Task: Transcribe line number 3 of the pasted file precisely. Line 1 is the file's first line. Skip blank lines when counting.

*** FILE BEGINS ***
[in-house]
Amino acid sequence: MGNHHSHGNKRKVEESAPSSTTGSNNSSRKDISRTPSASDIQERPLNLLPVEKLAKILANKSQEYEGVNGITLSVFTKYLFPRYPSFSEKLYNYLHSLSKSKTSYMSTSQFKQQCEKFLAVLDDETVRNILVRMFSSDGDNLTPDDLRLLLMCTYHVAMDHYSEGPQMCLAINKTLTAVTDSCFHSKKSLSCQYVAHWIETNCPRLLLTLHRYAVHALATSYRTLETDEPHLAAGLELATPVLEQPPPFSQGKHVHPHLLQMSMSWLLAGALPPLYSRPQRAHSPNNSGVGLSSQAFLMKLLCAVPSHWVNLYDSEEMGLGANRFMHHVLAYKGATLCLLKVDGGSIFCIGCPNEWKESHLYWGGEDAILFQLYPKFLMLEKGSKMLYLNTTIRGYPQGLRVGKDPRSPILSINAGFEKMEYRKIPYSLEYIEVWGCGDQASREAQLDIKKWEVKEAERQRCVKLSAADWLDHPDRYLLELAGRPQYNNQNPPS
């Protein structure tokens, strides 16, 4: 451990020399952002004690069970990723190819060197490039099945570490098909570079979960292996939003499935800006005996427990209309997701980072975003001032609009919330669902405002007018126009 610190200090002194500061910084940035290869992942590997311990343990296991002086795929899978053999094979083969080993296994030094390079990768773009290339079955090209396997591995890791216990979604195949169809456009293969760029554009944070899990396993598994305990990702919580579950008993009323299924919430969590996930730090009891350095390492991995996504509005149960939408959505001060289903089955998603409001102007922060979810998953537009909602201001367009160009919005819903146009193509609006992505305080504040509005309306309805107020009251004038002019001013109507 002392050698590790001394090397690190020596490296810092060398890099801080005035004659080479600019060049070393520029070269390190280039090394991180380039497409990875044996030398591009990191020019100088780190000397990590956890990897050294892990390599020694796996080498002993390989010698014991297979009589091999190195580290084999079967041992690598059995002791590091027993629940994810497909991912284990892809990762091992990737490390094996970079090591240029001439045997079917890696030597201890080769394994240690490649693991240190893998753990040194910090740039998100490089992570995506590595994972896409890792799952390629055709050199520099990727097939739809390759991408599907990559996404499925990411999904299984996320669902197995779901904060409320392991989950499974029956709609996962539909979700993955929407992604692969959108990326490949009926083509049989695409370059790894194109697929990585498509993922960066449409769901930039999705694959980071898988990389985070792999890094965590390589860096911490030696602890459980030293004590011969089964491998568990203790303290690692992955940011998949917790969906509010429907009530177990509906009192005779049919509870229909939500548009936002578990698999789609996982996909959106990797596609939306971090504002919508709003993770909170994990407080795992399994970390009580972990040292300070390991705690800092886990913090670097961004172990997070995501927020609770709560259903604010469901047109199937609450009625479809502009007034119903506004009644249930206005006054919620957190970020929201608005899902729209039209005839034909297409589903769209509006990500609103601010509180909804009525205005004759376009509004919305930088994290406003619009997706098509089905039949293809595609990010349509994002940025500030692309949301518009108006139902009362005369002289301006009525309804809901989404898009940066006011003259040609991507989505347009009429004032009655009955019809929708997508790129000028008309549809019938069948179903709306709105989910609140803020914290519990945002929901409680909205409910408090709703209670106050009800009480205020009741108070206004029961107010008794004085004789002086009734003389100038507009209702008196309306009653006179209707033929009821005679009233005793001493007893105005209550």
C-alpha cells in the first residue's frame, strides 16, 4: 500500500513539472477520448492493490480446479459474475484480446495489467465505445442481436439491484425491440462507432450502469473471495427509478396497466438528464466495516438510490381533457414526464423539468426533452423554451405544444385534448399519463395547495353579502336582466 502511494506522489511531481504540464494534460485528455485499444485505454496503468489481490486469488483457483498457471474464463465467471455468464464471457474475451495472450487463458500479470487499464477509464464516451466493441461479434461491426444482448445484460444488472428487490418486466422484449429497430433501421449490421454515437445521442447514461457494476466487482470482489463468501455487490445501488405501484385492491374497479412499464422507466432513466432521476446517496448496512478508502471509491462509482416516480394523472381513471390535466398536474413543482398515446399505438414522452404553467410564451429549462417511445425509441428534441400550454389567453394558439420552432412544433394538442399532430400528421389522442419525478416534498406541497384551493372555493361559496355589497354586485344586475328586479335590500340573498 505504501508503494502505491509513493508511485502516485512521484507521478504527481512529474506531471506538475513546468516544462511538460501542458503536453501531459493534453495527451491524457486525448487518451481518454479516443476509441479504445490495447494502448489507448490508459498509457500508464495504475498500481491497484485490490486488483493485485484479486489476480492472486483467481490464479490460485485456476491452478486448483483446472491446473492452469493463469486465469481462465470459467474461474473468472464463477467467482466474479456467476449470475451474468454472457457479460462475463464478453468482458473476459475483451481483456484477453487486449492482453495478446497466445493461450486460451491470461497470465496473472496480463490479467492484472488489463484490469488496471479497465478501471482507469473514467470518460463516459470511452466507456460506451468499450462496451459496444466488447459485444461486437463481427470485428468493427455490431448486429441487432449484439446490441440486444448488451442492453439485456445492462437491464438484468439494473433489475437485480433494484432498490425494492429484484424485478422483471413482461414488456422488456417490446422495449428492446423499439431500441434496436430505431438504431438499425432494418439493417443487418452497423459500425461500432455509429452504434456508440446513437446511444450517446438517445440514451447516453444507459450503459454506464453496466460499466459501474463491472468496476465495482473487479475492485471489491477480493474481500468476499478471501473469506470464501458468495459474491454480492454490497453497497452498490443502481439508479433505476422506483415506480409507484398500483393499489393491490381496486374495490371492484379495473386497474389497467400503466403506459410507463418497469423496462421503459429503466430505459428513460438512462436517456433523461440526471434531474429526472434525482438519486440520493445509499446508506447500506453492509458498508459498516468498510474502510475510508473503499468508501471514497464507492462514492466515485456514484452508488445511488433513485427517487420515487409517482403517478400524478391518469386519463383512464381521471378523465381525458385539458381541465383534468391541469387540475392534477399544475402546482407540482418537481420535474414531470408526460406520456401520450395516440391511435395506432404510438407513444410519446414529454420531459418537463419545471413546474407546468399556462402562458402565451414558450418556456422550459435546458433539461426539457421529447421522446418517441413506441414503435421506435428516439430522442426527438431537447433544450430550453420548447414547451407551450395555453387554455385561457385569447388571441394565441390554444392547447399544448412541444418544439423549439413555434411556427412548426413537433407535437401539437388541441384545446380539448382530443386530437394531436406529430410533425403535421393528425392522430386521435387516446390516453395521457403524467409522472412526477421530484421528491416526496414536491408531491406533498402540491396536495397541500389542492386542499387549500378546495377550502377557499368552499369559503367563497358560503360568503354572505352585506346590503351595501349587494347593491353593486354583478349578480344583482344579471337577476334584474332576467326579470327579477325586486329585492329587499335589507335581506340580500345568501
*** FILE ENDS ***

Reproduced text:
């Protein structure tokens, strides 16, 4: 451990020399952002004690069970990723190819060197490039099945570490098909570079979960292996939003499935800006005996427990209309997701980072975003001032609009919330669902405002007018126009 610190200090002194500061910084940035290869992942590997311990343990296991002086795929899978053999094979083969080993296994030094390079990768773009290339079955090209396997591995890791216990979604195949169809456009293969760029554009944070899990396993598994305990990702919580579950008993009323299924919430969590996930730090009891350095390492991995996504509005149960939408959505001060289903089955998603409001102007922060979810998953537009909602201001367009160009919005819903146009193509609006992505305080504040509005309306309805107020009251004038002019001013109507 002392050698590790001394090397690190020596490296810092060398890099801080005035004659080479600019060049070393520029070269390190280039090394991180380039497409990875044996030398591009990191020019100088780190000397990590956890990897050294892990390599020694796996080498002993390989010698014991297979009589091999190195580290084999079967041992690598059995002791590091027993629940994810497909991912284990892809990762091992990737490390094996970079090591240029001439045997079917890696030597201890080769394994240690490649693991240190893998753990040194910090740039998100490089992570995506590595994972896409890792799952390629055709050199520099990727097939739809390759991408599907990559996404499925990411999904299984996320669902197995779901904060409320392991989950499974029956709609996962539909979700993955929407992604692969959108990326490949009926083509049989695409370059790894194109697929990585498509993922960066449409769901930039999705694959980071898988990389985070792999890094965590390589860096911490030696602890459980030293004590011969089964491998568990203790303290690692992955940011998949917790969906509010429907009530177990509906009192005779049919509870229909939500548009936002578990698999789609996982996909959106990797596609939306971090504002919508709003993770909170994990407080795992399994970390009580972990040292300070390991705690800092886990913090670097961004172990997070995501927020609770709560259903604010469901047109199937609450009625479809502009007034119903506004009644249930206005006054919620957190970020929201608005899902729209039209005839034909297409589903769209509006990500609103601010509180909804009525205005004759376009509004919305930088994290406003619009997706098509089905039949293809595609990010349509994002940025500030692309949301518009108006139902009362005369002289301006009525309804809901989404898009940066006011003259040609991507989505347009009429004032009655009955019809929708997508790129000028008309549809019938069948179903709306709105989910609140803020914290519990945002929901409680909205409910408090709703209670106050009800009480205020009741108070206004029961107010008794004085004789002086009734003389100038507009209702008196309306009653006179209707033929009821005679009233005793001493007893105005209550």